|A new manhole cover shakes off its mold sand. (Photo for the Sun-Times by Ashlee Rezin)|
Visiting the Neenah foundry was a longtime dream of mine. I pestered them for years, and it was thrill earlier this year when they finally agreed. As far as I can tell, this was the first time Neenah allowed a Chicago newspaper reporter to visit their operation in its 150 year history.
NEENAH, Wis. — This is where they undergo their fiery birth, those overlooked essentials of urban life.
Most of us seldom notice them, even though they can brave the extremes of weather for 100 years while being run over by trucks without deteriorating, and we depend upon their steadfast operation to keep us from falling into open sewers.
They are literally everywhere, around the world and at our feet, on every block, every street corner: the manhole covers, stormwater intake grates, bumpy rectangles where the sidewalk slopes to meet the street (formally known as detectable warning plates) and other cast-iron infrastructure that help keep Chicago from reverting back to the swamp it was at its beginning.
Many, many holes. The city of Chicago Department of Water Management, which wrangles the city’s manhole covers, estimates there are about 148,000 sewer covers on Chicago streets, plus another 205,000 catch basins.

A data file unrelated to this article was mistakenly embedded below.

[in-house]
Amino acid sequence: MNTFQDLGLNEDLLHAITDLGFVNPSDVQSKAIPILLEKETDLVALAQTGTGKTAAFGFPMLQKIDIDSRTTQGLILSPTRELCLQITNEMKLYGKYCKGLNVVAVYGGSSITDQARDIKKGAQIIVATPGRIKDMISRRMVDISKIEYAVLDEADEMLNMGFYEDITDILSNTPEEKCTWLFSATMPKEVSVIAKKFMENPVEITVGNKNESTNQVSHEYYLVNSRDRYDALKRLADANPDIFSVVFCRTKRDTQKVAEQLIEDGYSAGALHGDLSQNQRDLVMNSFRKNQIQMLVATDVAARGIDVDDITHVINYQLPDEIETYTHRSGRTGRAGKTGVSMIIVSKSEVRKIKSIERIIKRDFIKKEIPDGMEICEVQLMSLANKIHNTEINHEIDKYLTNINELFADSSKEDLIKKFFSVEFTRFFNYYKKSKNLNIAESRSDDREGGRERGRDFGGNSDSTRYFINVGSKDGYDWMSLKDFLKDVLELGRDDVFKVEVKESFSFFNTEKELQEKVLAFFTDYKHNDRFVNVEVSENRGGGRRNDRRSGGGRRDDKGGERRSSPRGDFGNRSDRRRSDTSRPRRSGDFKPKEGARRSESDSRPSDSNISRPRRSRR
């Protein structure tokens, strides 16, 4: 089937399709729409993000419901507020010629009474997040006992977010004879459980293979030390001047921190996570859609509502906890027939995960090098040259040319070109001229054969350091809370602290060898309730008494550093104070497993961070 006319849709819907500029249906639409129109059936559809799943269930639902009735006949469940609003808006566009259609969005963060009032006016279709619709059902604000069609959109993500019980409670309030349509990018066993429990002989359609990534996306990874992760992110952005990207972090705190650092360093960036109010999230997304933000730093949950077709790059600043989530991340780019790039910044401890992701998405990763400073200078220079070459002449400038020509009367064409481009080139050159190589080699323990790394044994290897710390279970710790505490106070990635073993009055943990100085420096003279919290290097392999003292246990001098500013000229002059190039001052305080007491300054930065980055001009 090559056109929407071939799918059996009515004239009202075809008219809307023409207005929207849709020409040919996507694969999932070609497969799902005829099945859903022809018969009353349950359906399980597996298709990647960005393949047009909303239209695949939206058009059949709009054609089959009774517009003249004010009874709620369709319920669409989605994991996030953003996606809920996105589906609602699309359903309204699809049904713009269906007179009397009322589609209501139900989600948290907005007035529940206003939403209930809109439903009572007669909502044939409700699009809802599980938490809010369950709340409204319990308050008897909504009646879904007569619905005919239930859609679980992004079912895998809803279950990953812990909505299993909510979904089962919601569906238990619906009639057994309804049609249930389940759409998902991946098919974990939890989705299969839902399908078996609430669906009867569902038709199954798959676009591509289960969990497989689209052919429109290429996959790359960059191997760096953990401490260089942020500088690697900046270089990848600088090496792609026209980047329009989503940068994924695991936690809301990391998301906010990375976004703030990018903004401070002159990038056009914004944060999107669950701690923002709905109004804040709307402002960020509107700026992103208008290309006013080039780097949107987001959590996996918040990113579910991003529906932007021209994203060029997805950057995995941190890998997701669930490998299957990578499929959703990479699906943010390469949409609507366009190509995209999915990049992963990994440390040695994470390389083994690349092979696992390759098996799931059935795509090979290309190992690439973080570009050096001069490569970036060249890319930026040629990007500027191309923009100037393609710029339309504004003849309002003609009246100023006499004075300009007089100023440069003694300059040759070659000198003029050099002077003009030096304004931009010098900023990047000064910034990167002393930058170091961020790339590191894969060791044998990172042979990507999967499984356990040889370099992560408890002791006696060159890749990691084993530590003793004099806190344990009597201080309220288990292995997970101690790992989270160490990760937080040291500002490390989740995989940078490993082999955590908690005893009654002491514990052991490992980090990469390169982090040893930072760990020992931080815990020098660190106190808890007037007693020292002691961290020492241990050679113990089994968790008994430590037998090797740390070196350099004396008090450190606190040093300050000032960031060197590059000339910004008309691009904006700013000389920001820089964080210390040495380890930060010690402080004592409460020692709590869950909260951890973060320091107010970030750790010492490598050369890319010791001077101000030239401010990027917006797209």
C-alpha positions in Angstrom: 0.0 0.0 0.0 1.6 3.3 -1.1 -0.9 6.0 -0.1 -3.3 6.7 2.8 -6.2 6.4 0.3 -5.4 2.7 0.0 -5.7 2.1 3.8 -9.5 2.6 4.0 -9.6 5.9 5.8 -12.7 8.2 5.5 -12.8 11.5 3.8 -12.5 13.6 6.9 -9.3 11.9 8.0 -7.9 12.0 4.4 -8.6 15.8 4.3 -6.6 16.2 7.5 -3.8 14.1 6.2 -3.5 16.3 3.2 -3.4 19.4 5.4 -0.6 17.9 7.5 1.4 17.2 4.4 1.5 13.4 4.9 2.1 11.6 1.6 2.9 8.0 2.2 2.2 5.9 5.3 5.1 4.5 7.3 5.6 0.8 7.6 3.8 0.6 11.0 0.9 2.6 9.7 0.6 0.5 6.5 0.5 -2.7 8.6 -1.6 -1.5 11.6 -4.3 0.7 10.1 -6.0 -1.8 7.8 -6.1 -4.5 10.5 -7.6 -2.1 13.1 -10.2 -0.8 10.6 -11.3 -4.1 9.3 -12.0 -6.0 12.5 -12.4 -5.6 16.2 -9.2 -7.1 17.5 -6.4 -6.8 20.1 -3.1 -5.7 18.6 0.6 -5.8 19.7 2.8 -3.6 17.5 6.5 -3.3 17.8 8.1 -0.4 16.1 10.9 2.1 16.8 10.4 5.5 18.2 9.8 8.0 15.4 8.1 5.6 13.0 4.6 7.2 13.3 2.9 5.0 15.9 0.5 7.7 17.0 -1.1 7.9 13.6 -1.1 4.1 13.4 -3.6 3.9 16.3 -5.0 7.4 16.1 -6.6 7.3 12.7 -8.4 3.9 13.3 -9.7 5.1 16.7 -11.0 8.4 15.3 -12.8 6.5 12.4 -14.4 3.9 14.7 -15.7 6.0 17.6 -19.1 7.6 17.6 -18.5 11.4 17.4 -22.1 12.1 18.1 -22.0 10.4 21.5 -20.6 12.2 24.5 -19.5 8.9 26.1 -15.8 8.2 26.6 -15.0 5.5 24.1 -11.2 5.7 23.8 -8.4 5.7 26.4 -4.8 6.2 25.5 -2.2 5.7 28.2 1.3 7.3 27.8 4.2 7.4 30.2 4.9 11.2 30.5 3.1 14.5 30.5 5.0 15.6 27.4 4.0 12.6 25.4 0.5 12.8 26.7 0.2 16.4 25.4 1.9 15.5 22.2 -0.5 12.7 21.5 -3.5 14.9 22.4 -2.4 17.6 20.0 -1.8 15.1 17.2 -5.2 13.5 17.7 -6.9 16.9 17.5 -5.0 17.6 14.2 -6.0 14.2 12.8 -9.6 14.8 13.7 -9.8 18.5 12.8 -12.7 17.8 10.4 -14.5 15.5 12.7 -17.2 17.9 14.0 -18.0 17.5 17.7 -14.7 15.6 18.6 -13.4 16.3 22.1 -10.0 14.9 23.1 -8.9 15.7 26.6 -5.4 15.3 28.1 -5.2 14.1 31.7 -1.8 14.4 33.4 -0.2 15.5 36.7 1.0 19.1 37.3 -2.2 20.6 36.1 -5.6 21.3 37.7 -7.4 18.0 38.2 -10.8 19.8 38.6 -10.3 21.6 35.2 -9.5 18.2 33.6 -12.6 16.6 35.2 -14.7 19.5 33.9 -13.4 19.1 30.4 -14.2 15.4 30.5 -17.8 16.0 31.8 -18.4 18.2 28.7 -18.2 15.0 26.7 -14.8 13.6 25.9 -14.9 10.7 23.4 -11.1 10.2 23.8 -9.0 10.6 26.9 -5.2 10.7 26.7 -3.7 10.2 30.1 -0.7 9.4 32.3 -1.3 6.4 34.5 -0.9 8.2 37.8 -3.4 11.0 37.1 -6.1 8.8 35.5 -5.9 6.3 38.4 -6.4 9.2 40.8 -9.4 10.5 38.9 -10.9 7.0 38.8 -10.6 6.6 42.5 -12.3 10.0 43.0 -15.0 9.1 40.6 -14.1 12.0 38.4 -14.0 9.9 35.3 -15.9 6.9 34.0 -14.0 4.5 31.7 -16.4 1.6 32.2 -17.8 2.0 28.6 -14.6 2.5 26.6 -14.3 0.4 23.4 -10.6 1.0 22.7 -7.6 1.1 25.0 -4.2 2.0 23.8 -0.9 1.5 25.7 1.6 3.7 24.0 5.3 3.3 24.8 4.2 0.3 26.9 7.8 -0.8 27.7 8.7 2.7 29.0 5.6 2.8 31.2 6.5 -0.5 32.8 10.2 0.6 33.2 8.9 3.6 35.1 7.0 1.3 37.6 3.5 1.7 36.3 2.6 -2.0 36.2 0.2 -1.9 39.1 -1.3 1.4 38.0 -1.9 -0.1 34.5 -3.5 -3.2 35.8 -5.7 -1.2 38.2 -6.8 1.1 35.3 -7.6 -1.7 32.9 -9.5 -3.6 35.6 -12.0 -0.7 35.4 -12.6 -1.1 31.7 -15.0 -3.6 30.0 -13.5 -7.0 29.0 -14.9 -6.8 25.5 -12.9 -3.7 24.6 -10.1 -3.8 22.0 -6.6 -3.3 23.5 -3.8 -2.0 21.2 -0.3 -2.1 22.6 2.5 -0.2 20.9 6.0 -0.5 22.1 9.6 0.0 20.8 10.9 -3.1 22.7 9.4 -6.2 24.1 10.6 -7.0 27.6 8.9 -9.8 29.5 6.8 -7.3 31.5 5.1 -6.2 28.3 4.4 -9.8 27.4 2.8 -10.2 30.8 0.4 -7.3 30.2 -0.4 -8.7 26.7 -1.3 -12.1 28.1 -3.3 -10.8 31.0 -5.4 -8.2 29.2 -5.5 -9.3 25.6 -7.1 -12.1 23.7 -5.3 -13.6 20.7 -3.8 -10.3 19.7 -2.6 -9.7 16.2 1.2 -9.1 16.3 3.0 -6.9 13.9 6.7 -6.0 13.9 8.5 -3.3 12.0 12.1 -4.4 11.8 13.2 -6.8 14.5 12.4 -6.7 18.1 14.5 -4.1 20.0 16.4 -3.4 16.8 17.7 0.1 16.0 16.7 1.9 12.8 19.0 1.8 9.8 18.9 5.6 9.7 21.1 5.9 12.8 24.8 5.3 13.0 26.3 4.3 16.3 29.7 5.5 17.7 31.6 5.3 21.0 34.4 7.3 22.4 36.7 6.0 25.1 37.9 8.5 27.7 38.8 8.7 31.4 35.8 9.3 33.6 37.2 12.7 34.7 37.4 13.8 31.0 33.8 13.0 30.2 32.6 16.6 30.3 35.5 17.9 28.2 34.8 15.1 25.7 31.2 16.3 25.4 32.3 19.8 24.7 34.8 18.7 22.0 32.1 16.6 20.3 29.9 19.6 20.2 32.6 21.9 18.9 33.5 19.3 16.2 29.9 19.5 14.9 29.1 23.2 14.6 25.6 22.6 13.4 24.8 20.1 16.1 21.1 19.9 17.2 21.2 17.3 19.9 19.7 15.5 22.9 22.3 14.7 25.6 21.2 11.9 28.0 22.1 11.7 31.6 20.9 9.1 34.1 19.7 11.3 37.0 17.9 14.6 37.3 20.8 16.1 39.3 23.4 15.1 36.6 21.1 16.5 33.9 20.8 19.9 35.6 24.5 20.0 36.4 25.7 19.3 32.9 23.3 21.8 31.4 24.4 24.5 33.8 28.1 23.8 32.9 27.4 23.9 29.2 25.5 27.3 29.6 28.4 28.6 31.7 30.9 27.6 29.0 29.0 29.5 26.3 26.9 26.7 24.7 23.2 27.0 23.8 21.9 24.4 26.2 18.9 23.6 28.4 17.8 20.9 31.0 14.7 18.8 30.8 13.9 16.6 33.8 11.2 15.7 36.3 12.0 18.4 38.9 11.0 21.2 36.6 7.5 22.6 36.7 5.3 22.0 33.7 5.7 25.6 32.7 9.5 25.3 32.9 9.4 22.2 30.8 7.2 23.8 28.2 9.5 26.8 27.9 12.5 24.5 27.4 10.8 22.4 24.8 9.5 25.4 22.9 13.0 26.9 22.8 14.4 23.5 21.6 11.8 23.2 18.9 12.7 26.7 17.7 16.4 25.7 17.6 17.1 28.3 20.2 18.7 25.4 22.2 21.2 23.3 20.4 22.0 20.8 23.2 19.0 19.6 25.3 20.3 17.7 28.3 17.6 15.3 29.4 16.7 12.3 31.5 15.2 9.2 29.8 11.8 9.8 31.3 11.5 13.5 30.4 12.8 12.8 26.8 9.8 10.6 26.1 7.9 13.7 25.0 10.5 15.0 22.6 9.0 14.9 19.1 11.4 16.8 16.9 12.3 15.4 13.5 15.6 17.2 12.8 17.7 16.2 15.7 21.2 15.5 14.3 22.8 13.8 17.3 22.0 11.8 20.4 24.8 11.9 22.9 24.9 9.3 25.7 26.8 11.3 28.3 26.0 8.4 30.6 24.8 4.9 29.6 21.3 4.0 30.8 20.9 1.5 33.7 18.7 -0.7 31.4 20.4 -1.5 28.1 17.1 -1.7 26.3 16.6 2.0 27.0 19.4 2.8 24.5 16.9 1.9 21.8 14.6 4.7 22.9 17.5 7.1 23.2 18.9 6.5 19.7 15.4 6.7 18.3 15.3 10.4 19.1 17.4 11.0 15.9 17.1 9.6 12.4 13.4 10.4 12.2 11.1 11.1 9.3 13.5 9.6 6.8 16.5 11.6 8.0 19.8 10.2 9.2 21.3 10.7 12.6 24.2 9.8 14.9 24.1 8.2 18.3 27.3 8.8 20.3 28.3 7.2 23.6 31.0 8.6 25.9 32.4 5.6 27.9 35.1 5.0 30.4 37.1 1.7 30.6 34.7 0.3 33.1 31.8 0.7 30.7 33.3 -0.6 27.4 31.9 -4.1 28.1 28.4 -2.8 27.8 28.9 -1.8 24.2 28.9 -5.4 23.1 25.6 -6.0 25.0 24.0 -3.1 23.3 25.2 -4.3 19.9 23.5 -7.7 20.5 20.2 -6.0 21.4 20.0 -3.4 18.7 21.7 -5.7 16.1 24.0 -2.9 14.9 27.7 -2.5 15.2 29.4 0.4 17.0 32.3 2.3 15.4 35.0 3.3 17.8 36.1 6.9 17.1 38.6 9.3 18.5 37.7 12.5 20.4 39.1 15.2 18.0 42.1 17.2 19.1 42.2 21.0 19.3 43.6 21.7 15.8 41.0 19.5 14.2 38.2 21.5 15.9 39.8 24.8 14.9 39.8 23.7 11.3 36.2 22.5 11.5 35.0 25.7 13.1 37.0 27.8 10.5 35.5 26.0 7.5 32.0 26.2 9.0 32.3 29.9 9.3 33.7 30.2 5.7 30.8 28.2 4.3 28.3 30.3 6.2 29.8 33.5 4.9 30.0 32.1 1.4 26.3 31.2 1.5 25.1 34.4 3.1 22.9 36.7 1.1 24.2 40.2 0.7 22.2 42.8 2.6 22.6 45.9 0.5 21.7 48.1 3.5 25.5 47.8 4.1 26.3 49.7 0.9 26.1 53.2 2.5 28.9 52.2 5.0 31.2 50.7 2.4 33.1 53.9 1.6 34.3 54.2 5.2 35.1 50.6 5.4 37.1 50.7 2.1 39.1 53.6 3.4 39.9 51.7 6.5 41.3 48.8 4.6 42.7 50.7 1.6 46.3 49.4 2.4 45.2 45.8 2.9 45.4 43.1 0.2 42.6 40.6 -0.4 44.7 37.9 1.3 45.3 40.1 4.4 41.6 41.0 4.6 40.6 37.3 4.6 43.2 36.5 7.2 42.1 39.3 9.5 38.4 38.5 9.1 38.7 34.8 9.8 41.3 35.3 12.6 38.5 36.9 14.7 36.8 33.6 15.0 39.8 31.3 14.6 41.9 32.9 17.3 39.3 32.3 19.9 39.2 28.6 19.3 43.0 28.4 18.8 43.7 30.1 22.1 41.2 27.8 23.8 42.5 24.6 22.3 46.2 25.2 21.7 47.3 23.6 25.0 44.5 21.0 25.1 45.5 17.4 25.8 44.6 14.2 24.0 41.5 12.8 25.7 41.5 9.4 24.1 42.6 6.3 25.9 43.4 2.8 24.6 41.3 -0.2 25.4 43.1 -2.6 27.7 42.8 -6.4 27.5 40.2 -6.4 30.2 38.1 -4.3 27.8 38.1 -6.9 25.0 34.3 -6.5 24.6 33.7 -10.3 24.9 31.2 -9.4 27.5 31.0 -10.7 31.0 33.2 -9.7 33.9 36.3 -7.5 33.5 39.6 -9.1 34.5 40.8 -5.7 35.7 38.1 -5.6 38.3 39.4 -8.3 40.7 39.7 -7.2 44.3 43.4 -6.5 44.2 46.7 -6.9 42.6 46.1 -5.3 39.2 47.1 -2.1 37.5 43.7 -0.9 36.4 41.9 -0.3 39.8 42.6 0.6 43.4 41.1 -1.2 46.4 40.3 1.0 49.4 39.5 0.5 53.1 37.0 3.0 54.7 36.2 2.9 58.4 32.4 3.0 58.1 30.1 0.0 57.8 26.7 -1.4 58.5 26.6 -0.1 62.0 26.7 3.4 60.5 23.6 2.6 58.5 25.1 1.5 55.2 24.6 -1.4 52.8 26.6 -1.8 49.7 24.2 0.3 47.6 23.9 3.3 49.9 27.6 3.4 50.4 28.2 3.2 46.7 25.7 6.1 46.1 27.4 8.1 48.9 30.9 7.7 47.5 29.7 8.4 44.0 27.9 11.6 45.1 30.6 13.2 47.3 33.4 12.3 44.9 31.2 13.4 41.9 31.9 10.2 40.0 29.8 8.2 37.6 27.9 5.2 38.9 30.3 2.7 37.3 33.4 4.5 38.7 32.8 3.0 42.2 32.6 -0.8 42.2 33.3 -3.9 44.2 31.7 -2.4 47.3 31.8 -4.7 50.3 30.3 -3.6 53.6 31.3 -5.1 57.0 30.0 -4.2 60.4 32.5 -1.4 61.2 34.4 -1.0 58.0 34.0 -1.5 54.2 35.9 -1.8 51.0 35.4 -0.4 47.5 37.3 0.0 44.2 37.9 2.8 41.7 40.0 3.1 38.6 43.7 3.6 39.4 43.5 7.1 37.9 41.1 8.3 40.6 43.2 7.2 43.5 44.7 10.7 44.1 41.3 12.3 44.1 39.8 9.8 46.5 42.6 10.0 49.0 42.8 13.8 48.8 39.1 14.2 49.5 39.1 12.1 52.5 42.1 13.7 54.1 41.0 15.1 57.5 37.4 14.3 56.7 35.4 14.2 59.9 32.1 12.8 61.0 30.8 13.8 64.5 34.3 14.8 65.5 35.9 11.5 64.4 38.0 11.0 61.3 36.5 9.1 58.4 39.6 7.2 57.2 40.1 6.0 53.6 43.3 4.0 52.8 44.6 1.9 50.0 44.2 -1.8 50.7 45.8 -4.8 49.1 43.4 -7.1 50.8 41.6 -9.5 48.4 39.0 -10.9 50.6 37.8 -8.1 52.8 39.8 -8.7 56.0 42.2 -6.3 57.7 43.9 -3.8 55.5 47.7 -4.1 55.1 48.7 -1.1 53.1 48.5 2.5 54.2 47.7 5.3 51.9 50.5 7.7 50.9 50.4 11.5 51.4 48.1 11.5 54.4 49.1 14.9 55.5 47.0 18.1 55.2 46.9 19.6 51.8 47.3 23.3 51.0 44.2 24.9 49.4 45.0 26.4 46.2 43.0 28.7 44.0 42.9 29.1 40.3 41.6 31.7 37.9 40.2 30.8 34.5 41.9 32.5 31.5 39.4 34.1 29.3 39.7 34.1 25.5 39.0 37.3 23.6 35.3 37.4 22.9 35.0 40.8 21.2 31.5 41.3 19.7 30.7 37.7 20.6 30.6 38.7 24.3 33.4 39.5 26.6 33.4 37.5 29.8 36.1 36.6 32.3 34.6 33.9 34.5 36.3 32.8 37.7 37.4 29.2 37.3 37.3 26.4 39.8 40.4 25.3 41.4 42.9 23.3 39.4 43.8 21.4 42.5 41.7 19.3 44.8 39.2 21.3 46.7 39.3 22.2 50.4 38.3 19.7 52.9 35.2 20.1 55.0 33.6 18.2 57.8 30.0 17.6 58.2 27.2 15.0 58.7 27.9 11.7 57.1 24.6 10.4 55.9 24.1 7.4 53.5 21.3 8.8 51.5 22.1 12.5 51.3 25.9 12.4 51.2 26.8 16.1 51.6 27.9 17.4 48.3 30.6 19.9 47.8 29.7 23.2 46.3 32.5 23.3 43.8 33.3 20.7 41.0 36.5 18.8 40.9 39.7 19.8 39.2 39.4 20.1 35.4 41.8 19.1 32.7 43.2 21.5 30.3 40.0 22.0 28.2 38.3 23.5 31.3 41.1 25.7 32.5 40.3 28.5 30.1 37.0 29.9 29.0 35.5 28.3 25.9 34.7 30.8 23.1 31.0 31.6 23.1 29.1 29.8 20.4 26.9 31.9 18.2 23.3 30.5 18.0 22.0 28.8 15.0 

“We have a manhole cover down the middle of every street, going directly into sewers,” said Matt Quinn, deputy commissioner of the Department of Water Management. “Six catch basins per block and three manhole covers.”
Manhole covers are solid — to keep sewer odor from wafting up to the street. Catch basin covers have slats — to let stormwater in. And, in case you’re curious, no, gender neutrality has not reached this realm of society.
“Yes, we still call them ‘manhole covers,’ ” Quinn said. “Most people don’t care because it’s a cover over a sewer.”
But what a cover. Two feet across, about two inches thick, solid cast iron.
While there are other suppliers, many Chicago covers originate here, in the sprawling, loud Neenah Plant No. 2, the main facility of a company that has been producing cast-iron products for the past 150 years. Ever since William Aylward started the Aylward Plow Works in 1872. The company expanded from plow blades to sugar caldrons and barn door rollers. Alyward’s three sons entered the business, which added cast-iron stoves. In 1904, it began making manhole covers.
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